Yale and New Haven solidified their leading role in the development of the quantum computer on Jan. 24, as University startup Quantum Circuits Inc. celebrated the official ribbon-cutting ceremony of its new headquarters.
Newly elected Gov. Ned Lamont SOM ’80, Yale Vice Provost for Research Peter Schiffer, Mayor Toni Harp and other city and business officials joined the Quantum Circuits team to commemorate the opening of the 6,000 square-foot facility, which boasts state-of-the-art laboratories and in-house capabilities to manufacture their technologies, in New Haven. The company was founded by chief scientist Robert Schoelkopf, a Sterling professor of applied physics and physics, along with Michel Devoret, a professor of applied physics and physics, and Luigi Frunzio, a senior research scientist in applied physics.
“We have already seen the power of combining fundamental scientific understanding with the multidisciplinary engineering team that we are building at [Quantum Circuits Inc.],” Schoelkopf said in a speech at the ceremony. “These new facilities will enable us to accelerate our development efforts and ensure that New Haven is at the forefront of the new wave of quantum information processing.”
Quantum Circuits is working to develop the first practical quantum computers, which have the potential to make calculations “orders of magnitudes faster and more powerful than today’s supercomputers,” according to the company. Members of Quantum Circuits did not respond to requests for comment.
While classical computers work in binary with ones and zeros, a quantum computer is capable of using ones, zeros and combinations, or “superpositions” of ones and zeros, allowing the product to process a vast number of calculations simultaneously. Its application could be used to revolutionize science, medicine, drug creation, artificial intelligence and energy, according to IBM.
The field has attracted large investments from all over the world. As part of its five-year plan introduced in 2013, China is investing $10 to $20 billion in quantum computing research. In addition, the U.S. federal government has authorized investments of over $1 billion over the next few years as part of the National Quantum Initiative Act of 2018.
In 2017, Quantum Circuits raised $18 million in financing from venture capital firms Canaan Partners and Sequoia to build and sell the first practical and useful quantum computers. Despite massive investment and progress in the field, quantum computers have difficulty storing information in their system for a short amount of time — which leads to errors in calculations stemming from this short “coherence time.” Scientists at Quantum Circuits and beyond are working to address the issue, and Schoelkopf has been a key researcher working to solve it.
Schoelkopf is one of the inventors of “superconducting circuits,” a method in which qubits — the basic unit of quantum computing — are constructed from materials that exhibit quantum properties when cooled to extremely low temperatures. This technique has allowed for “Schoelkopf’s Law,” that roughly every three years, researchers can increase the amount of time that information can be stored by a factor of 10.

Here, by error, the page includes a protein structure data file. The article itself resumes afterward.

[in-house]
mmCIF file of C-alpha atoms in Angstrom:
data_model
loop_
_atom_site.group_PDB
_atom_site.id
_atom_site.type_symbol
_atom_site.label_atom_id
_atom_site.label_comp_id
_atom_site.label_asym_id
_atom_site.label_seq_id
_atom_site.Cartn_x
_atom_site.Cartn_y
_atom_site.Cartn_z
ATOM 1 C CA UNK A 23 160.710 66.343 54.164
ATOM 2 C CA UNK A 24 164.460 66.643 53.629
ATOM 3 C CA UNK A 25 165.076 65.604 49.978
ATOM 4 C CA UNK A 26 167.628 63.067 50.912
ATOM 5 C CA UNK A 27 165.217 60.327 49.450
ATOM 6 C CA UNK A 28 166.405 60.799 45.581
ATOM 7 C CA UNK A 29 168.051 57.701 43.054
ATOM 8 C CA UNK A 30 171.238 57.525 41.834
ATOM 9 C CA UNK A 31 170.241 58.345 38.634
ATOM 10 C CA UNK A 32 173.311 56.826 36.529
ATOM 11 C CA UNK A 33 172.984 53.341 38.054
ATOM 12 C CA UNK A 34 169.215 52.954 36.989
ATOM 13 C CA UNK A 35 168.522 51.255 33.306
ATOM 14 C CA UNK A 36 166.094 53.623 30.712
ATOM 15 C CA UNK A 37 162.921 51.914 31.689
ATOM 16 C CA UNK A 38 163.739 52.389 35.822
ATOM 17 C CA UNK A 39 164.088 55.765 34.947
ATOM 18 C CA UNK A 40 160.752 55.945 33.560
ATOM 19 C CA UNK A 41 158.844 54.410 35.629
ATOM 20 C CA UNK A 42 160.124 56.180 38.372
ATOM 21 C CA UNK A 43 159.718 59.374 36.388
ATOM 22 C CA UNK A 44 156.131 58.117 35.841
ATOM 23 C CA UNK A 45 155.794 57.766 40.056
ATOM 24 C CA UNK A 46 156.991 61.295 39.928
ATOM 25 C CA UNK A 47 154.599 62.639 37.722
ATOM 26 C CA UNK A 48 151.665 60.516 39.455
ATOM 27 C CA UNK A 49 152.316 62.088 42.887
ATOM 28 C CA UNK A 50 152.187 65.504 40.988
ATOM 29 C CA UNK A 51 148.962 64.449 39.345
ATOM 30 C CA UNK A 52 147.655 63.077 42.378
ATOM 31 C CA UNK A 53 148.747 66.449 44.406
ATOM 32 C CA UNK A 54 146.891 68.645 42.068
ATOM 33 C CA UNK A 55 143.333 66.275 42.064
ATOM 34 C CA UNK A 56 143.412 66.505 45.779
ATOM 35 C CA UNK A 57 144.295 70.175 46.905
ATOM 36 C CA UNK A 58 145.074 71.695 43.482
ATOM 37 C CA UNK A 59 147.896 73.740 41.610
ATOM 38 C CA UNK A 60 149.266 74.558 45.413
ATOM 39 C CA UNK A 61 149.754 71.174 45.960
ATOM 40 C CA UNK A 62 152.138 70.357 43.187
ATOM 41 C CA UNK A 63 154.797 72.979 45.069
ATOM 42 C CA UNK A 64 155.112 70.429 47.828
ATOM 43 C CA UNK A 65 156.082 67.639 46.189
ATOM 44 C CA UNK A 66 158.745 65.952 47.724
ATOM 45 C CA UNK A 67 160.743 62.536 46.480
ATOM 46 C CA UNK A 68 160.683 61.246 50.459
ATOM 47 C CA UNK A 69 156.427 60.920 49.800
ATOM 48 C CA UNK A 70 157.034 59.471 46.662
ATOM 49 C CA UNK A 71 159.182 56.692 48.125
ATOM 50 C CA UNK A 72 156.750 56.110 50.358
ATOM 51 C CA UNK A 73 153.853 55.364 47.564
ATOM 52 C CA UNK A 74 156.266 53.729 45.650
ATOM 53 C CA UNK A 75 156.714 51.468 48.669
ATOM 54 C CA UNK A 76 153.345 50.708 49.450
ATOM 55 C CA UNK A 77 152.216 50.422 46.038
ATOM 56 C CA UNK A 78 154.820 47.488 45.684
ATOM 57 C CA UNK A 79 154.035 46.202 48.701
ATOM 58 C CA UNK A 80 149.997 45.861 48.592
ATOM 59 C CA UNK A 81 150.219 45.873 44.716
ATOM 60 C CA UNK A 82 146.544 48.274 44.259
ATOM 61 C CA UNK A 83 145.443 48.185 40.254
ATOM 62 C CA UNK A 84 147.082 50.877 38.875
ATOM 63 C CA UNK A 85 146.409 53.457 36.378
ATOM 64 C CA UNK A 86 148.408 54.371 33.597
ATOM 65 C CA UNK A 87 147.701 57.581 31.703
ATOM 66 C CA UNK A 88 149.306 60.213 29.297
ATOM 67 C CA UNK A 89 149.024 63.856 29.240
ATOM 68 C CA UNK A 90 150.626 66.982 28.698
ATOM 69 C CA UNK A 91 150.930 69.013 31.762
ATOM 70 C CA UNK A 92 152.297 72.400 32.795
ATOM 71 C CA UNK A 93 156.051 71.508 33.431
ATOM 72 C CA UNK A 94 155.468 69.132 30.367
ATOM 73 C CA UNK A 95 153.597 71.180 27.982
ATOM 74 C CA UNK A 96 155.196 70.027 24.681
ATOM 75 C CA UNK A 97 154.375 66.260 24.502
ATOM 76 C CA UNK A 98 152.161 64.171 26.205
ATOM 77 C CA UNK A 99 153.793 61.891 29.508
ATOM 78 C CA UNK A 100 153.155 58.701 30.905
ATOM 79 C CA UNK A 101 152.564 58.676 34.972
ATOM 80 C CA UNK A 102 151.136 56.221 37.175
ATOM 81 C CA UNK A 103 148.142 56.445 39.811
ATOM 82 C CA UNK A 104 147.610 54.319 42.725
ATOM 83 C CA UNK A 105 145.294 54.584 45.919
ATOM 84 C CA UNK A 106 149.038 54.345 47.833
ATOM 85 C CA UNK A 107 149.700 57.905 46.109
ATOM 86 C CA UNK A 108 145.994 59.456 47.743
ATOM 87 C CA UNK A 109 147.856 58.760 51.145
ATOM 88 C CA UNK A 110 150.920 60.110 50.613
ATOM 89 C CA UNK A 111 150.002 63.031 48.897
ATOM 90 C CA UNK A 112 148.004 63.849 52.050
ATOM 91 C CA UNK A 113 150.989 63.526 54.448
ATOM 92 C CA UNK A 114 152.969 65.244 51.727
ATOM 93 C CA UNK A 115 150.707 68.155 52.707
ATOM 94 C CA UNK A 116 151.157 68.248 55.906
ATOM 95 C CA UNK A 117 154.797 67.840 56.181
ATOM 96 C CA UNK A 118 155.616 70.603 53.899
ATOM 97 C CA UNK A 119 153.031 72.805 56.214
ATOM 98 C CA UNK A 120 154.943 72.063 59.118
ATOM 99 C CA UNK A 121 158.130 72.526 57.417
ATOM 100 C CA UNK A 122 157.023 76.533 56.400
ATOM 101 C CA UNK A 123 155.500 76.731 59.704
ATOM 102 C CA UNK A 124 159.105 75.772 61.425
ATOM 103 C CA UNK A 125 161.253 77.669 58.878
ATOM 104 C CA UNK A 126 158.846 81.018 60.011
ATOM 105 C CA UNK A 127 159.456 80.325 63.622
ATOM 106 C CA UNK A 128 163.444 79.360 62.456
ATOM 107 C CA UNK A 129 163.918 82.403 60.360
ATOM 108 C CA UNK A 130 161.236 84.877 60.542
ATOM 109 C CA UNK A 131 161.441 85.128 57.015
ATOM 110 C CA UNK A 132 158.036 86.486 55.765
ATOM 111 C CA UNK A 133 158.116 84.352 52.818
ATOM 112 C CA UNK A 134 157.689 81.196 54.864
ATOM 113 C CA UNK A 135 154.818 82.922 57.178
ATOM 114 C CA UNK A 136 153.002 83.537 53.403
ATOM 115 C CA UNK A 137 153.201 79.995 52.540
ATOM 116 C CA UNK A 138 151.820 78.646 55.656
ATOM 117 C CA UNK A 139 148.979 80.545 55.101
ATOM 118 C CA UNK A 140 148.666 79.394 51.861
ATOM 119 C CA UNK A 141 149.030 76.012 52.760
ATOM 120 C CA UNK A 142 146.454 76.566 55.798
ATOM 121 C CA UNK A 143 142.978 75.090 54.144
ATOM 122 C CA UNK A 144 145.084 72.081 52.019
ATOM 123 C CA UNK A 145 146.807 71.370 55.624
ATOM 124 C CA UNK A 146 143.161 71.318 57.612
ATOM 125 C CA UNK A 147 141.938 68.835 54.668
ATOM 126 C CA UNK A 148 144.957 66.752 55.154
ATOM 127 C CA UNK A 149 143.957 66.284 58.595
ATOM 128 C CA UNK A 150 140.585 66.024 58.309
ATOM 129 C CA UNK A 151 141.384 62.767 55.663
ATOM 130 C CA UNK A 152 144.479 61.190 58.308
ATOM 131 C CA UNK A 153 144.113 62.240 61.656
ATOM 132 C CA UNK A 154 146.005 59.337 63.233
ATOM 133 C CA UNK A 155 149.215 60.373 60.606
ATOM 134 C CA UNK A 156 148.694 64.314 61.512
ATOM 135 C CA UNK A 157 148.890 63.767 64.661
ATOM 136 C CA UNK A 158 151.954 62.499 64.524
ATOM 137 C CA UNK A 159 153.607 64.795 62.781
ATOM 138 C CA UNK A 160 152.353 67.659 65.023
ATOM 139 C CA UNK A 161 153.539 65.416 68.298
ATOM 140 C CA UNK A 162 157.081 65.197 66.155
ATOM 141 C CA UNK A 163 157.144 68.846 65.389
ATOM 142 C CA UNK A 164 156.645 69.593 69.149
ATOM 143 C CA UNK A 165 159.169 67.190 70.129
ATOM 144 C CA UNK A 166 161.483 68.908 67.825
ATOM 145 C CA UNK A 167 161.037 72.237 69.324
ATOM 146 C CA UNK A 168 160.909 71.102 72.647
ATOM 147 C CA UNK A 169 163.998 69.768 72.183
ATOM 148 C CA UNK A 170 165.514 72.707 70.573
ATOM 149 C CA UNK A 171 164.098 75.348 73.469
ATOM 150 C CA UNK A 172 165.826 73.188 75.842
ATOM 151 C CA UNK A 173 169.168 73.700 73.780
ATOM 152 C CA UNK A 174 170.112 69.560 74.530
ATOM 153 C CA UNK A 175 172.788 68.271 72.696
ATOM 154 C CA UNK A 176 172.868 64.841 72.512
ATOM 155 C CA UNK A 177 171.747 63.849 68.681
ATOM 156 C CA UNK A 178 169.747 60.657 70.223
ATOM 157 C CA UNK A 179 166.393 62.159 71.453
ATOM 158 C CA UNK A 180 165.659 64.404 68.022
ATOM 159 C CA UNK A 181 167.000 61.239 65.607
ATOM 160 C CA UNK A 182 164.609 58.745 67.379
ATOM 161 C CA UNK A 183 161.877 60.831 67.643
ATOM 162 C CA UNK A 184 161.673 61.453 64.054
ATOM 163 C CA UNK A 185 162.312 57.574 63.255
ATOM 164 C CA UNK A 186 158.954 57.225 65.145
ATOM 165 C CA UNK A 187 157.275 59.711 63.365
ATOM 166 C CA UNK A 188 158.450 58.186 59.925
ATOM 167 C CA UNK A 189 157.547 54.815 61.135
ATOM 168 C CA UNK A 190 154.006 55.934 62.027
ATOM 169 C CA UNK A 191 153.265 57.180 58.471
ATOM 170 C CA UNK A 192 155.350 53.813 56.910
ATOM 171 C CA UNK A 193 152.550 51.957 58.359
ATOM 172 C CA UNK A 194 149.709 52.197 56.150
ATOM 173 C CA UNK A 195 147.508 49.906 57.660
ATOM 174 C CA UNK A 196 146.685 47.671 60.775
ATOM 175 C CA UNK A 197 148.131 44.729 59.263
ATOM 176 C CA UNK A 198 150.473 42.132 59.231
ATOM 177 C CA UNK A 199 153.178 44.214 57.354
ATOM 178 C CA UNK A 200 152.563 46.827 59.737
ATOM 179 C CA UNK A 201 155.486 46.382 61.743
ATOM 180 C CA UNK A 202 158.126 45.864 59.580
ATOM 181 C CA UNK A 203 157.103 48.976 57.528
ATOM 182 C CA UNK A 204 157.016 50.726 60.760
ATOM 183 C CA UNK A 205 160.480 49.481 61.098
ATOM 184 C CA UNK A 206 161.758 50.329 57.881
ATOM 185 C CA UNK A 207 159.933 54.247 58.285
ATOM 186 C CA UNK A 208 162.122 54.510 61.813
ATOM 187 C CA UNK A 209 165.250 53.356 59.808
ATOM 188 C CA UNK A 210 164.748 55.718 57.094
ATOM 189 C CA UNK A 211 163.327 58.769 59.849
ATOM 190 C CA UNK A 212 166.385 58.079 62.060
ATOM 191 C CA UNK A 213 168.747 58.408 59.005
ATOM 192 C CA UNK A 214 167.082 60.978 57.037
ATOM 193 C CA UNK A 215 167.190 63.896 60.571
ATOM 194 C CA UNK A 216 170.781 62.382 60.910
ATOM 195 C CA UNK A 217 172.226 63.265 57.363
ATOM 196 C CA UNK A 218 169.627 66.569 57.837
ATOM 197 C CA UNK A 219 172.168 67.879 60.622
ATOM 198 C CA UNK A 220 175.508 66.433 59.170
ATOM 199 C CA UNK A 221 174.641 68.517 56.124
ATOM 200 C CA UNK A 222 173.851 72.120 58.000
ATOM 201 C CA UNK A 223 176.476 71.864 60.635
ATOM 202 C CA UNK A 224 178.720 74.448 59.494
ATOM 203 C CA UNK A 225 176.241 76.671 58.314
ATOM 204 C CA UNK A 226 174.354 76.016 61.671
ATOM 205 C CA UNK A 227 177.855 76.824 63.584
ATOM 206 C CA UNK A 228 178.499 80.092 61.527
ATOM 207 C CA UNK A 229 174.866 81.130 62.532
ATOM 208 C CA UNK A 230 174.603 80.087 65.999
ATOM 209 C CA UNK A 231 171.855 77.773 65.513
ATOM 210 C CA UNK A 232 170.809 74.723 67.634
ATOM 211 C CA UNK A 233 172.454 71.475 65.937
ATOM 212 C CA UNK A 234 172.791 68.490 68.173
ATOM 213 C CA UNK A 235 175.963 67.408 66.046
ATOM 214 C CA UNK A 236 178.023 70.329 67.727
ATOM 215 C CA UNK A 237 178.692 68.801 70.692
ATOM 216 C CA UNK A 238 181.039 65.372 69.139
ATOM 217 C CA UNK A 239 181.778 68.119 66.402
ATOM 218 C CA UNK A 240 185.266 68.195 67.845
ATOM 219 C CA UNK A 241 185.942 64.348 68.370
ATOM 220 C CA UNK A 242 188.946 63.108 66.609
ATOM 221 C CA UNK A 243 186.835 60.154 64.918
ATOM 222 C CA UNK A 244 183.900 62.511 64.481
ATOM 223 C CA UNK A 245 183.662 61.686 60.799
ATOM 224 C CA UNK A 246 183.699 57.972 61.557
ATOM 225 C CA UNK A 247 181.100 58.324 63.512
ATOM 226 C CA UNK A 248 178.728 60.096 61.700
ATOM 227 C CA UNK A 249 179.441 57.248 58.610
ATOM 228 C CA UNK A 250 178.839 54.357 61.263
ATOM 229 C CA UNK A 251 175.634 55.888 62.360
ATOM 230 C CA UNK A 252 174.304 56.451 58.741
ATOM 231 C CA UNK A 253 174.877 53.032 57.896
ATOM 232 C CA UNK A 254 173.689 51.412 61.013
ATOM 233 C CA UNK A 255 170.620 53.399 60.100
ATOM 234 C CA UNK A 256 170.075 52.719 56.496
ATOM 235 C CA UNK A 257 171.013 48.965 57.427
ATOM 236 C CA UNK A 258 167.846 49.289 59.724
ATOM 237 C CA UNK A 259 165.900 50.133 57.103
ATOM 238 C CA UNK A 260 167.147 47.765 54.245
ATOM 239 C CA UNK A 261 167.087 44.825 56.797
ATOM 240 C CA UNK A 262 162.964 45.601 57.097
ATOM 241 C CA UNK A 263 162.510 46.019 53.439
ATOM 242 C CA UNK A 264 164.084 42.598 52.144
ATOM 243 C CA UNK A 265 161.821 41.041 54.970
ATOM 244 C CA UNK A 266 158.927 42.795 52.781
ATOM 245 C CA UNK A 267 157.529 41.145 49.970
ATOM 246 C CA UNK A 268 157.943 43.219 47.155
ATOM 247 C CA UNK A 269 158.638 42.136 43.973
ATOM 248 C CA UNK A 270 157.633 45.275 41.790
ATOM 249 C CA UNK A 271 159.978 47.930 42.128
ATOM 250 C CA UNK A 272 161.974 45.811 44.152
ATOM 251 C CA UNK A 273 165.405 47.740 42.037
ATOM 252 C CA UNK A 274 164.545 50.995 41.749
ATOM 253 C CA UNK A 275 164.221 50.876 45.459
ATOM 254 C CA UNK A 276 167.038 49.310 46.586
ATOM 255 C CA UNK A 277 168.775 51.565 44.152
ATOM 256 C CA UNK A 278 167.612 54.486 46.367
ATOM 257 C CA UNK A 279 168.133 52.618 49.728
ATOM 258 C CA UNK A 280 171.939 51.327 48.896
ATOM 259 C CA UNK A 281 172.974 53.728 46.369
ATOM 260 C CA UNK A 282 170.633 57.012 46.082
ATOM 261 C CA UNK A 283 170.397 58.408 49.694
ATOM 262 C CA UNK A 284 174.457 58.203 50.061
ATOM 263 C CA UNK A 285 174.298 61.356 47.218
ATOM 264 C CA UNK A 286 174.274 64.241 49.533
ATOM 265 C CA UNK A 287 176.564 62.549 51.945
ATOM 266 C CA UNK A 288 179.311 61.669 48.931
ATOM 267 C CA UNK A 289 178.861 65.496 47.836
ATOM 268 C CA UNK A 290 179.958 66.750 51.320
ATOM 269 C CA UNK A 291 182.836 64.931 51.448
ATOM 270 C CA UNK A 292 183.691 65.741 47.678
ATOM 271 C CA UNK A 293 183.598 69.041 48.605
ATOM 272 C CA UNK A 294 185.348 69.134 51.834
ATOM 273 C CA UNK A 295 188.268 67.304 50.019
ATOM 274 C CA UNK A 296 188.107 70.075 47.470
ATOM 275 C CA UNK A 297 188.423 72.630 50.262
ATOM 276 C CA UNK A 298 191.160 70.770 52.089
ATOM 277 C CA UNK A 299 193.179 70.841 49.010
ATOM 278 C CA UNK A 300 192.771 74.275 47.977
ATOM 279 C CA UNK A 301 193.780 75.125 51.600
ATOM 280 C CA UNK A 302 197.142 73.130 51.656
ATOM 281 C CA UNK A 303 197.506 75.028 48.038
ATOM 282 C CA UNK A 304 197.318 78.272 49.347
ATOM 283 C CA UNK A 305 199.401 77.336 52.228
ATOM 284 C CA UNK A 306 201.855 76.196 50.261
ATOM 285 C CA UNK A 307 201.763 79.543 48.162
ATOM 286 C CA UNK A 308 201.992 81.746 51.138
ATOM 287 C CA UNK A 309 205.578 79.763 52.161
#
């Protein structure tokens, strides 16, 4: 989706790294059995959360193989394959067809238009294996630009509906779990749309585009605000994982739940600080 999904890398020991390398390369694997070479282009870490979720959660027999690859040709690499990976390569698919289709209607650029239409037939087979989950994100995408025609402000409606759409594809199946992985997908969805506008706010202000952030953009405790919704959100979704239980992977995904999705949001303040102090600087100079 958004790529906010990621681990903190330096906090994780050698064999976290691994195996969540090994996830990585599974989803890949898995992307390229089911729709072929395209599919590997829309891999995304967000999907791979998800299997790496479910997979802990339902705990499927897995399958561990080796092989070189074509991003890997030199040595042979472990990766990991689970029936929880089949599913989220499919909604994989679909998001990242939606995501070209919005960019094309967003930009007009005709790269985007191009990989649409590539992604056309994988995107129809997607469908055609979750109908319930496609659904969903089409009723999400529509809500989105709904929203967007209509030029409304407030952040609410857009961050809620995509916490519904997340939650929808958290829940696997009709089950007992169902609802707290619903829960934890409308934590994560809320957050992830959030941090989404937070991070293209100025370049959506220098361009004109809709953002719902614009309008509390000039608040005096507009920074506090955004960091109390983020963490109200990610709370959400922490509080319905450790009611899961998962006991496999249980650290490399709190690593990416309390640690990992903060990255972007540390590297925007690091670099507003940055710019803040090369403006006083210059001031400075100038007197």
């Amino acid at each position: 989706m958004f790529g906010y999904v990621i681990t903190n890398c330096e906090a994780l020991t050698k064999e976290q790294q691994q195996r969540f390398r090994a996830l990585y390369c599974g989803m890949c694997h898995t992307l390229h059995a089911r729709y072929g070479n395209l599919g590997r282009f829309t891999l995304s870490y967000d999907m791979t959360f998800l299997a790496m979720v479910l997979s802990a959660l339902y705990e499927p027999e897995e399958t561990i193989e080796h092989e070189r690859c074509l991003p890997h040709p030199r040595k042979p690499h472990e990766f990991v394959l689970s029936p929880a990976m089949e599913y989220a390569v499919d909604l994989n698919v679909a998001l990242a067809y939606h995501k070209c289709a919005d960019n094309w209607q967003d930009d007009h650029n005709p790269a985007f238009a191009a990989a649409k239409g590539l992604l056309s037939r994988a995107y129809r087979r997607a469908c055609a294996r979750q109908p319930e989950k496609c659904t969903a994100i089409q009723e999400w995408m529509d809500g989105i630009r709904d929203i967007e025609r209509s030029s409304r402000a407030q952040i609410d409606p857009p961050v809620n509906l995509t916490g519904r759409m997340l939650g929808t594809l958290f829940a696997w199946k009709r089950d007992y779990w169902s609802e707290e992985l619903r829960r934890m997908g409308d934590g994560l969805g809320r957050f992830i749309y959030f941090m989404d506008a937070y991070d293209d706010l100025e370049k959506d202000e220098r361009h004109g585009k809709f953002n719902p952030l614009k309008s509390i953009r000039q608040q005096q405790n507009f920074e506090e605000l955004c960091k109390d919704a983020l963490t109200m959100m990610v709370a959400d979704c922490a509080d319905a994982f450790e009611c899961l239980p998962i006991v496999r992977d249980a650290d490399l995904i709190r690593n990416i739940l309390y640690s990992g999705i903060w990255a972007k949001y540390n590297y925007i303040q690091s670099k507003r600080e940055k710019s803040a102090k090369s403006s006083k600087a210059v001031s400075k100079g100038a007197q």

Quantum Circuits is racing against big-name companies like Google, IBM, Intel and Microsoft to create the first practical quantum computer, though these companies are using methods pioneered by Schoelkopf and his team. While Quantum Circuits may not be as large as such companies, New Haven is looking to support them in any way it can.
“Quantum computing research is one of the huge growth areas in the economy right now, both in New Haven and internationally, and we as a city very much want to be a part of it,” New Haven Deputy Director of Economic Development Steve Fontana told the News. “We will do our part to help foster the growth of technological industries by giving people the opportunity and the means to innovate and create and do work in these kinds of areas.”
Fontana said that the innovative and creative community that Yale’s teaching and research facilities help foster attracts technological industries to move to the Elm City. He said that both the University’s commitment to promoting research and New Haven’s commitment to helping new ideas go corporate have created an environment that fosters ingenuity.
Yale recently named quantum science as one of their top priority investment areas, and launched the Yale Quantum Institute in 2015 to “enhance Yale’s leadership in the field of quantum science and technology,” according to the institute’s website.
At Quantum Circuit’s ribbon-cutting ceremony, Yale Vice Provost for Research Peter Schiffer voiced the University’s commitment to the field and its commitment to the company.
“The story of [Quantum Circuits] illustrates the potential to leverage university research to create jobs and to drive a competitive, high-tech economy,” Schiffer said in his speech. “Yale is proud of all of the startups based on Yale inventions, and we look forward to working with the private sector and the state to build more companies in New Haven.”
Schiffer echoed Yale’s gratitude for federal and state investment in quantum science, as well as financial support from Canaan, Sequoia and others in the private sector. Schiffer did not respond to multiple requests for comment.
Several major companies have originated at Yale and Science Park, including Alexion Pharmaceuticals, Arvinas Inc, Continuity and Artificial Cell Technologies, among others. In 2017, Verizon named New Haven the best location in the country to start a tech startup, beating cities like San Francisco, Orlando and New Orleans.
Quantum Circuits, Inc. is located at 25 Science Park.
Caroline Moore | email@example.com